as a result, the test method will require the use of the jedec specified 2s2p test board. for the typical application of this package, the printed circuit will have an effective conductivity and vias in the circuit board such that the junction-to-board resistance for this package design will be between 12 and 16°c/watt. this is a narrow enough range to make the value useful, although the engineer must be aware of the board design and make allowances.


the implications are that (1) θjb is a 'figure-of-merit' for various packages, (2) if the standard test board is a reasonable representation of the application, θjb will provide an estimate of performance in the application, and (3) the board properties and how any pbga package is connected to the board is important. although not scientifically precise, θjb will be a useful predictor of performance for the industry.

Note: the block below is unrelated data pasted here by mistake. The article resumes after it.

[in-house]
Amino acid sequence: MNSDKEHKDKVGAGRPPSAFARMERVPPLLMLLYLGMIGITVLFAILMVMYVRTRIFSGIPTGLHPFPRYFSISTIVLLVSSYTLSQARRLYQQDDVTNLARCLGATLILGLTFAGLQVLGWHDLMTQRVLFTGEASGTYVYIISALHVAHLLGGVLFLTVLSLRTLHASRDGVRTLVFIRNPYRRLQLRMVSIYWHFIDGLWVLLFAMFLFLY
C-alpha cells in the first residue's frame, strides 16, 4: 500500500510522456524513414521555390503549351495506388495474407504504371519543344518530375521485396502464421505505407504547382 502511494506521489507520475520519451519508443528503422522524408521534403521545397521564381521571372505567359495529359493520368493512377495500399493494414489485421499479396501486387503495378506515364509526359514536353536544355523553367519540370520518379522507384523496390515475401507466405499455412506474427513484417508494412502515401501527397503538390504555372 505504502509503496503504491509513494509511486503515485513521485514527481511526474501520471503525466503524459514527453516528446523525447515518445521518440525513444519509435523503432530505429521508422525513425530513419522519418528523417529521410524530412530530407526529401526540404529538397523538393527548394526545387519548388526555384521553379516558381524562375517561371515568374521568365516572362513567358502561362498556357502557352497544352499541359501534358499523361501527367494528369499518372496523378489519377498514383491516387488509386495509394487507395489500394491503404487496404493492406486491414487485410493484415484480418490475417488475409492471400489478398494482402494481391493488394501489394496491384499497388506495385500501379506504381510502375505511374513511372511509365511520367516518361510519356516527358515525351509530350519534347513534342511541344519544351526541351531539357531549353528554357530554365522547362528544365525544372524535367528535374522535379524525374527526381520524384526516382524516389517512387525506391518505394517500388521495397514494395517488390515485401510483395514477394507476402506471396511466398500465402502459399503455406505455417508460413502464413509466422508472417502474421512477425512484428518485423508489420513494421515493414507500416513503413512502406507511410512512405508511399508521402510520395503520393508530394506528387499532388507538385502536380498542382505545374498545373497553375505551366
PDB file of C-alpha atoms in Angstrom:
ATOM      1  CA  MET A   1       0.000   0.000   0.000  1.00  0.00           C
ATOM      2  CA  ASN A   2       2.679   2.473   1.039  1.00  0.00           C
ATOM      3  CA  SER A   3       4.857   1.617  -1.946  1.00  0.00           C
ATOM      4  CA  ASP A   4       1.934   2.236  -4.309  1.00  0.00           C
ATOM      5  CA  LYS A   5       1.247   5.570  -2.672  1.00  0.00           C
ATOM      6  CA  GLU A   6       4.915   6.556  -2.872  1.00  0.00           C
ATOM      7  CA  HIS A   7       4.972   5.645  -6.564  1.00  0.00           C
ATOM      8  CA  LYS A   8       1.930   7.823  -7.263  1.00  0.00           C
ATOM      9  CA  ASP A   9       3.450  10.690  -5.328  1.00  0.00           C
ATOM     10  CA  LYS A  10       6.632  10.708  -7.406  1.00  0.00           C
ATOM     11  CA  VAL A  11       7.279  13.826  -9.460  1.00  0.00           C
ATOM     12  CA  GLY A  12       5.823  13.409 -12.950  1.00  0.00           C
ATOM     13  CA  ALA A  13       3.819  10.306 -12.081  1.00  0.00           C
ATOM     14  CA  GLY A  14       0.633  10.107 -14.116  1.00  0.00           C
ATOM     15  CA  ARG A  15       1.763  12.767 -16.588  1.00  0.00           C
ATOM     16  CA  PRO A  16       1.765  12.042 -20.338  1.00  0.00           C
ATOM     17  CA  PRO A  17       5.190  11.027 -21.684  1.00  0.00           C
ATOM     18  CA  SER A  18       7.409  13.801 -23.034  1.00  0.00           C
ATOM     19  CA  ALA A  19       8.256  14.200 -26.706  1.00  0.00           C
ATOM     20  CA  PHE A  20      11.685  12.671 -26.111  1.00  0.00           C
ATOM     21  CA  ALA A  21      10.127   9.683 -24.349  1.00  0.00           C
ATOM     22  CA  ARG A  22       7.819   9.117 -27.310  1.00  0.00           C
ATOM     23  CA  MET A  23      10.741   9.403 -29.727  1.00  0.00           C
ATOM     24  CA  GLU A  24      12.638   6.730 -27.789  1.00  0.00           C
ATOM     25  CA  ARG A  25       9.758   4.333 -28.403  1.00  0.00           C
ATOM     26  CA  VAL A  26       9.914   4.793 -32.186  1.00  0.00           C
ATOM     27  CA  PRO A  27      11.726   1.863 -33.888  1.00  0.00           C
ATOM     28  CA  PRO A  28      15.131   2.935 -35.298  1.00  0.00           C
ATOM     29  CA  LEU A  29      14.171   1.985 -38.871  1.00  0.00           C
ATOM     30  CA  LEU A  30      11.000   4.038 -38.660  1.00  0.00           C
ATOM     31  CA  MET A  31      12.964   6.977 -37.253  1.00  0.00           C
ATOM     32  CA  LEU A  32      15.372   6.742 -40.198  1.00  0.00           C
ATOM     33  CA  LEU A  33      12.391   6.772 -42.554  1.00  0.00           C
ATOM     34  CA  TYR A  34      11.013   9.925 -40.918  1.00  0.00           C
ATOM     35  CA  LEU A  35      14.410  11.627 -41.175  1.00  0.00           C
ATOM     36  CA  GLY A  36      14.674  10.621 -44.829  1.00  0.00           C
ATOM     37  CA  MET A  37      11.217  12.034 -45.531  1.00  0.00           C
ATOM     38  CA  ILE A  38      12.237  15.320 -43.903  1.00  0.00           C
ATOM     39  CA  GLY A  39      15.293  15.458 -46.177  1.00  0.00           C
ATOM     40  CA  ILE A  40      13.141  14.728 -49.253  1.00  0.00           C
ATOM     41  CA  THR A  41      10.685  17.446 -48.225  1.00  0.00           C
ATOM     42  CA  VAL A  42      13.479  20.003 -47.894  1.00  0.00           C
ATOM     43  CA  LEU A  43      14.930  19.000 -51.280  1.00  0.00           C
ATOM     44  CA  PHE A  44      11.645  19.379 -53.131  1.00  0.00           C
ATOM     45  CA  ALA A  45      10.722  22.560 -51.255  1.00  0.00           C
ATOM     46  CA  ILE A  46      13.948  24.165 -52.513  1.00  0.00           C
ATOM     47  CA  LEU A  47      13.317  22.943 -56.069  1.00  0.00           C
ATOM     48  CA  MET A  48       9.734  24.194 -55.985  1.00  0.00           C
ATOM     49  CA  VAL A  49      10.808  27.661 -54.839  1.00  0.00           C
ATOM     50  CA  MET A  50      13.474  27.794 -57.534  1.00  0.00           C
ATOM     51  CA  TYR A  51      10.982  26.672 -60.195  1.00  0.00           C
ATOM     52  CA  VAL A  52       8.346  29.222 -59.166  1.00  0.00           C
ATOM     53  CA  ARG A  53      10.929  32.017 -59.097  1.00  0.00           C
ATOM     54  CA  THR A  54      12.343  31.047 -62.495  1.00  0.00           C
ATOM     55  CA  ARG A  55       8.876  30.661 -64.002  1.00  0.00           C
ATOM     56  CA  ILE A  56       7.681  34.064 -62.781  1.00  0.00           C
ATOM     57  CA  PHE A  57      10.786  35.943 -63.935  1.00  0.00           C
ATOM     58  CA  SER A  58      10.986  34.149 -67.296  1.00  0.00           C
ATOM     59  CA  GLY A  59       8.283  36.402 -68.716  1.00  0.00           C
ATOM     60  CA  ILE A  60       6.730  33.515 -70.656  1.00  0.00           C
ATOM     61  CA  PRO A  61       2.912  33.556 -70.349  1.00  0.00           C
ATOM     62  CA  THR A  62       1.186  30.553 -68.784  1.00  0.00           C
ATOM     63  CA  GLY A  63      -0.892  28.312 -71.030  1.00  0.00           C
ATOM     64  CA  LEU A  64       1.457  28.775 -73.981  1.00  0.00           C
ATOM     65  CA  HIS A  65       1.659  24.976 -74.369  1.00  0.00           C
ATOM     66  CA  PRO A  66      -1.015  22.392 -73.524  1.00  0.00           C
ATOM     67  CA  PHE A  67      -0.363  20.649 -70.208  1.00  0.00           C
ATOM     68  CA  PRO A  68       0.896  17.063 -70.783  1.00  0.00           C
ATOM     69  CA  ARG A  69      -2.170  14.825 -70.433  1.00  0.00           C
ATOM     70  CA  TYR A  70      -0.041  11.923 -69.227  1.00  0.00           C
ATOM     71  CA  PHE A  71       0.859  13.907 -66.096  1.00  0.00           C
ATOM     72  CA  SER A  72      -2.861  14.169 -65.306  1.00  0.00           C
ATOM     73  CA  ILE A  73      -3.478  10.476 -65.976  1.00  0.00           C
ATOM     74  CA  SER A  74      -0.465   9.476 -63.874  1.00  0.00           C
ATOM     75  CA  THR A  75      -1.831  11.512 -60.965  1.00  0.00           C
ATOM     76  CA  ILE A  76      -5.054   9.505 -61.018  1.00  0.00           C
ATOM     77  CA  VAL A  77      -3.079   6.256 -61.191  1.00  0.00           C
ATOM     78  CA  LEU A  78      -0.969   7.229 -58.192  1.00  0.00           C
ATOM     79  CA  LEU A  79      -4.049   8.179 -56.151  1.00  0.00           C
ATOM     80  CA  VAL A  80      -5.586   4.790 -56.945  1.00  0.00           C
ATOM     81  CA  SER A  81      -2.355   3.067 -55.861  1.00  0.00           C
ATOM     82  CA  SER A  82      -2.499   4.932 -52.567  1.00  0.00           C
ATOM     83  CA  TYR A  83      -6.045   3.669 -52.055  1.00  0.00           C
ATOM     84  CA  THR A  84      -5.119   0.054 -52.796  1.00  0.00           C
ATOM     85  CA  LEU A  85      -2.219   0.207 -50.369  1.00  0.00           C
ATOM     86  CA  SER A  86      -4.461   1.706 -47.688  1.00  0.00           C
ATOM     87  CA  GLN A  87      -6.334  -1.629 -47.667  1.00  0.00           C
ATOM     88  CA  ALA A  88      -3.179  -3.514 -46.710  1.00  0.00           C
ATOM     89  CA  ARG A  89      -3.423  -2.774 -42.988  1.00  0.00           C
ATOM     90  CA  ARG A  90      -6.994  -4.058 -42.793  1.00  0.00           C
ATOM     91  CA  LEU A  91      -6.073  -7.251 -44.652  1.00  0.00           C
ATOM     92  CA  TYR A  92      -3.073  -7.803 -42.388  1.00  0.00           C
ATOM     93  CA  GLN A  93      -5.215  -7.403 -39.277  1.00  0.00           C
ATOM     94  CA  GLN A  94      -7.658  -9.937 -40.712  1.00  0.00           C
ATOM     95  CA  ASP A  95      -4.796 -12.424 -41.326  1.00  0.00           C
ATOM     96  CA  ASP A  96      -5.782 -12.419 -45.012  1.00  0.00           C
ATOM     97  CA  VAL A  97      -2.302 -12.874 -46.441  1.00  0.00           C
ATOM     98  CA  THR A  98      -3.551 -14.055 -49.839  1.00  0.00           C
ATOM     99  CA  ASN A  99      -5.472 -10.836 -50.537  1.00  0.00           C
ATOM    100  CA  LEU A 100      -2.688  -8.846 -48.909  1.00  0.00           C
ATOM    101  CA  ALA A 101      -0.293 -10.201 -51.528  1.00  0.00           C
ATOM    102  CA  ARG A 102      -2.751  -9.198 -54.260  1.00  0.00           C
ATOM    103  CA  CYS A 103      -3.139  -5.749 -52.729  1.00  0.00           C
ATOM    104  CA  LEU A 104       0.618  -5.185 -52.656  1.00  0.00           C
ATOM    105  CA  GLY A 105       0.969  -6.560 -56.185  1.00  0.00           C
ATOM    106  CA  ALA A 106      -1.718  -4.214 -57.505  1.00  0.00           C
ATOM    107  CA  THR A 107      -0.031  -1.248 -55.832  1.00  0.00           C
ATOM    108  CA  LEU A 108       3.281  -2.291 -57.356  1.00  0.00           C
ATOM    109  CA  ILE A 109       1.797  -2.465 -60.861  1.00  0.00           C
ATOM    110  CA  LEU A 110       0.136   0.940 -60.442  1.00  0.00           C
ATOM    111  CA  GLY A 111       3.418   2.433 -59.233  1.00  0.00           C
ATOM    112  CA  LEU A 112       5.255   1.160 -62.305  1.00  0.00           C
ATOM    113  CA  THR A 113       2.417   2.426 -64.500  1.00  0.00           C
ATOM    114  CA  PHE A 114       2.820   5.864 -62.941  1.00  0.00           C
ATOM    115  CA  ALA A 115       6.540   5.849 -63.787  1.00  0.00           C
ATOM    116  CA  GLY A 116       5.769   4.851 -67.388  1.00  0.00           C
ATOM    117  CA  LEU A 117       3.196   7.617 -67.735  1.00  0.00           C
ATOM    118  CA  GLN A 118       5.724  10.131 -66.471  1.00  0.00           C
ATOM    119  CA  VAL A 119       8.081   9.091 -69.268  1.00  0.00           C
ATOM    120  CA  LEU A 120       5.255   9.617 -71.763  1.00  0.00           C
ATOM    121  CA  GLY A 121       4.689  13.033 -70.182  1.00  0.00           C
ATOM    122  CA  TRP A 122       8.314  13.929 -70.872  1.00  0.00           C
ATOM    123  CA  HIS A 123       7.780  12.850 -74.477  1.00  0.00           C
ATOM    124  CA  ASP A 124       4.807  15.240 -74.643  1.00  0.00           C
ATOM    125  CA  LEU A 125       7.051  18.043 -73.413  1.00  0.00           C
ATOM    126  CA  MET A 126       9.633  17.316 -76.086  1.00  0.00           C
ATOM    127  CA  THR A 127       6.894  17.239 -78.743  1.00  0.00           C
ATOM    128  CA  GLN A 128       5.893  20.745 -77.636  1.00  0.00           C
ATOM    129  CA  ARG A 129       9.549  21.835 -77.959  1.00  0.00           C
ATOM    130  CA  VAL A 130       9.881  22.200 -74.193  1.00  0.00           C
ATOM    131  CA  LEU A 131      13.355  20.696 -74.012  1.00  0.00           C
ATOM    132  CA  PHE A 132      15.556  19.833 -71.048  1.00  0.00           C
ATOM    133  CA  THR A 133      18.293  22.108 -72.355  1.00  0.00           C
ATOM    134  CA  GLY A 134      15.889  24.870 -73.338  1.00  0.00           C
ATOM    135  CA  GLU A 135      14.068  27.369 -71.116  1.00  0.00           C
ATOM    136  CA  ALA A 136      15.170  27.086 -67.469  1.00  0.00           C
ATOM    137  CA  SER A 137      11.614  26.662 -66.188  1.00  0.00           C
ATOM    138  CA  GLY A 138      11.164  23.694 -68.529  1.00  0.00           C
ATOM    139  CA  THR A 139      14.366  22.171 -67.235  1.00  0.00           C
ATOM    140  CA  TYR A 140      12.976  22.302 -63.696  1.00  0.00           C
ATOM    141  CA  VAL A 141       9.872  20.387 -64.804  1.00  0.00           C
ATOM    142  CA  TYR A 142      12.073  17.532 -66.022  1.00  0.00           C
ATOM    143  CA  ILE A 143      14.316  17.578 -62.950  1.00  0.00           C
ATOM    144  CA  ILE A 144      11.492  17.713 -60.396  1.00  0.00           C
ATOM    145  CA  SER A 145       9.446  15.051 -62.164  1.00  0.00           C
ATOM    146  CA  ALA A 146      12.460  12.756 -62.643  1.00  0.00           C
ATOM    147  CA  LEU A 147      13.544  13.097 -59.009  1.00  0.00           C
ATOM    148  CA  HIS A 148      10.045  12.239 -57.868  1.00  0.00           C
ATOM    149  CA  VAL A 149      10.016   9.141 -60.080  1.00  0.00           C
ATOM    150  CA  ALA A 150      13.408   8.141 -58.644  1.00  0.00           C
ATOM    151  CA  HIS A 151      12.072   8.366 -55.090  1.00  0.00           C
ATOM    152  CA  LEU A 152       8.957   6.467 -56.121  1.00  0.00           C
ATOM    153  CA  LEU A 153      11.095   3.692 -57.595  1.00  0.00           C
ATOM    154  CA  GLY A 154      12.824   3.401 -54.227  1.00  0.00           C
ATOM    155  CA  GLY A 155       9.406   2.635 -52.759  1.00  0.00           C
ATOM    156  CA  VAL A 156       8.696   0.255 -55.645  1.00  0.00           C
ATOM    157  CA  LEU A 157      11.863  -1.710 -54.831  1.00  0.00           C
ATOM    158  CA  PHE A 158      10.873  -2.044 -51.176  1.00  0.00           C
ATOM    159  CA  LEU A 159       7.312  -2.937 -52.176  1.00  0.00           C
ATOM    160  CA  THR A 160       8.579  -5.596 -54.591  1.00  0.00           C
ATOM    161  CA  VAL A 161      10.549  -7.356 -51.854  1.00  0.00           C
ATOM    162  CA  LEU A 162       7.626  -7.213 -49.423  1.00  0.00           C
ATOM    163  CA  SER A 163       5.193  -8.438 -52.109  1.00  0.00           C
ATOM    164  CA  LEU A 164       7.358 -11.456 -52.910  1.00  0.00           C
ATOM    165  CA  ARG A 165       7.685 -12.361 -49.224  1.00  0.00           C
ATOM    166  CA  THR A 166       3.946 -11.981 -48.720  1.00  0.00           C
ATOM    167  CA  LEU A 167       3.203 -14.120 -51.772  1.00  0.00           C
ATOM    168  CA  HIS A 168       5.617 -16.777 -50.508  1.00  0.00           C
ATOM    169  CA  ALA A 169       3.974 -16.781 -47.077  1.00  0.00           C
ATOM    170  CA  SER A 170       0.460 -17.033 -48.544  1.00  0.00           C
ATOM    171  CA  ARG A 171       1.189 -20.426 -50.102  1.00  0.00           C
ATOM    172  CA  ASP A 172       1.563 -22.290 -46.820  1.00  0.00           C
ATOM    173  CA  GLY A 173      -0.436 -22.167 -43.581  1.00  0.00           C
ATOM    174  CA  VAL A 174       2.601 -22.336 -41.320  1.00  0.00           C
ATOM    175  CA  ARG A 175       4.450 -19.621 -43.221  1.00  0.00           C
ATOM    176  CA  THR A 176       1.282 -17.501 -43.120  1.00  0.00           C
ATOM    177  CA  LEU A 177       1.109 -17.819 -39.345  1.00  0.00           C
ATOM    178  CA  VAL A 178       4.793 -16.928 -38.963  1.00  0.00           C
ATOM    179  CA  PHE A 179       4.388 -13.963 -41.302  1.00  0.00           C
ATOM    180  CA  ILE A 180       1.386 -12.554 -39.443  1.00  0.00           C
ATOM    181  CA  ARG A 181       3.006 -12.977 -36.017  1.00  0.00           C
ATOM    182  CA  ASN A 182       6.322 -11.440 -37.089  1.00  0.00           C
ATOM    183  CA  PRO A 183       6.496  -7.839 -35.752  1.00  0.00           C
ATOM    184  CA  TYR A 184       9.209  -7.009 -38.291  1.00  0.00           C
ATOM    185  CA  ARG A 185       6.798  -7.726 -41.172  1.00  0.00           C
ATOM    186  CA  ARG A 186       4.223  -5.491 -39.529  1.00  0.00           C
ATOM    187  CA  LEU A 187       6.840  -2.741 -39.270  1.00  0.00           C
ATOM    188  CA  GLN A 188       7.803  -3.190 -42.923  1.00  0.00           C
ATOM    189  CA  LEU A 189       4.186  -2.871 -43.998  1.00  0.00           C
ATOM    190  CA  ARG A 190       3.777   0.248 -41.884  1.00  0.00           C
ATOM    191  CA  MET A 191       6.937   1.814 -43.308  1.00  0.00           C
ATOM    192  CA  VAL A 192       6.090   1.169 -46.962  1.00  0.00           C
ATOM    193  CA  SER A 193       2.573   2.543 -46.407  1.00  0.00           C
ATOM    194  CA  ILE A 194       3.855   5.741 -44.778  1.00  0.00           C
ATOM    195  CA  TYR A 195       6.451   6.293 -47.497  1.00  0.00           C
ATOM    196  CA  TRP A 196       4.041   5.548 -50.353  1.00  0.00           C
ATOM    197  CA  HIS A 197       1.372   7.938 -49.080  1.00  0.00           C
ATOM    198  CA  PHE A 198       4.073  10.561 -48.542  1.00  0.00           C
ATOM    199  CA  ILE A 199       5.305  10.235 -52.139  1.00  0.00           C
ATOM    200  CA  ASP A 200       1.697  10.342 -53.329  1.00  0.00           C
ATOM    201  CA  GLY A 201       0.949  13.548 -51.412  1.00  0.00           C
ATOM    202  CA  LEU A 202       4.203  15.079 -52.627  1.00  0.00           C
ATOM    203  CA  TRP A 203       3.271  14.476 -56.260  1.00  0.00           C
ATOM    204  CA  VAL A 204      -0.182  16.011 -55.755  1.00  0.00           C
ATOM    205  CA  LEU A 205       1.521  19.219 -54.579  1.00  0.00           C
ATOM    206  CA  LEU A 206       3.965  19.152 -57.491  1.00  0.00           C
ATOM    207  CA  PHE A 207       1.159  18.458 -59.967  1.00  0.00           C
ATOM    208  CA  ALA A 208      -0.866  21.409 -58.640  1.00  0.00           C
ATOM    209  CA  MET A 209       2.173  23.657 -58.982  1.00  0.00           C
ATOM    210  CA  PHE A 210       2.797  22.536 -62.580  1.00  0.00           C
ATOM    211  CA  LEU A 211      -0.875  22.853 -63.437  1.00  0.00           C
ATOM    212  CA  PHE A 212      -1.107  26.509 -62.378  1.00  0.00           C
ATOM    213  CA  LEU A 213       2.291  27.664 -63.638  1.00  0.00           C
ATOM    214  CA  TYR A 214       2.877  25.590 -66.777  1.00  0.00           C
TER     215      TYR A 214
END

before discussing how the two resistor models would be built and used, it is important to recognize that, like θjc and ψjt , a junction-to-board thermal characterization parameter can be defined, θjb . the junction-to-board thermal characterization parameter is determined using the board temperature measured with a thermocouple soldered to a board trace at the same location as shown in figures 2 and 3.


figure 2. cross section view of the ring cold plate method to determine θjb.


figure 3. top view of ring cold plate with insulation removed.


this definition




is incorporated in the jedec forced convection specification. because ψjb can be measured under a variety of environmental conditions and thermal test boards, it is not recommended as a replacement for θjb , which will be specified more completely to reduce variability in the results for the same package from different vendors.


two resistor models used in system simulations